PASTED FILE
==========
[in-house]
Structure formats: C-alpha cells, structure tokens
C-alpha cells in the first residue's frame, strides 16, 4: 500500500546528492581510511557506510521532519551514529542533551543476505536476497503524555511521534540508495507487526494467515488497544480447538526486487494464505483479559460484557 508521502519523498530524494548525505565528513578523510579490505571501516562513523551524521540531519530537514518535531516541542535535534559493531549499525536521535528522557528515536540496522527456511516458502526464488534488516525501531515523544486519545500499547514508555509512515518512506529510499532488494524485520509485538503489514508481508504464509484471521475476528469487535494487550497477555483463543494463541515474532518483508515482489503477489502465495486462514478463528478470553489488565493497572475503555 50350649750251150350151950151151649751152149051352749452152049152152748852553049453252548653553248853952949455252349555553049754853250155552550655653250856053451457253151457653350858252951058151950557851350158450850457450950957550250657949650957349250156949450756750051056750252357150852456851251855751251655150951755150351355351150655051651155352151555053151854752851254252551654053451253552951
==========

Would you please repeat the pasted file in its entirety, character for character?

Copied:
[in-house]
Structure formats: C-alpha cells, structure tokens
C-alpha cells in the first residue's frame, strides 16, 4: 500500500546528492581510511557506510521532519551514529542533551543476505536476497503524555511521534540508495507487526494467515488497544480447538526486487494464505483479559460484557 508521502519523498530524494548525505565528513578523510579490505571501516562513523551524521540531519530537514518535531516541542535535534559493531549499525536521535528522557528515536540496522527456511516458502526464488534488516525501531515523544486519545500499547514508555509512515518512506529510499532488494524485520509485538503489514508481508504464509484471521475476528469487535494487550497477555483463543494463541515474532518483508515482489503477489502465495486462514478463528478470553489488565493497572475503555 50350649750251150350151950151151649751152149051352749452152049152152748852553049453252548653553248853952949455252349555553049754853250155552550655653250856053451457253151457653350858252951058151950557851350158450850457450950957550250657949650957349250156949450756750051056750252357150852456851251855751251655150951755150351355351150655051651155352151555053151854752851254252551654053451253552951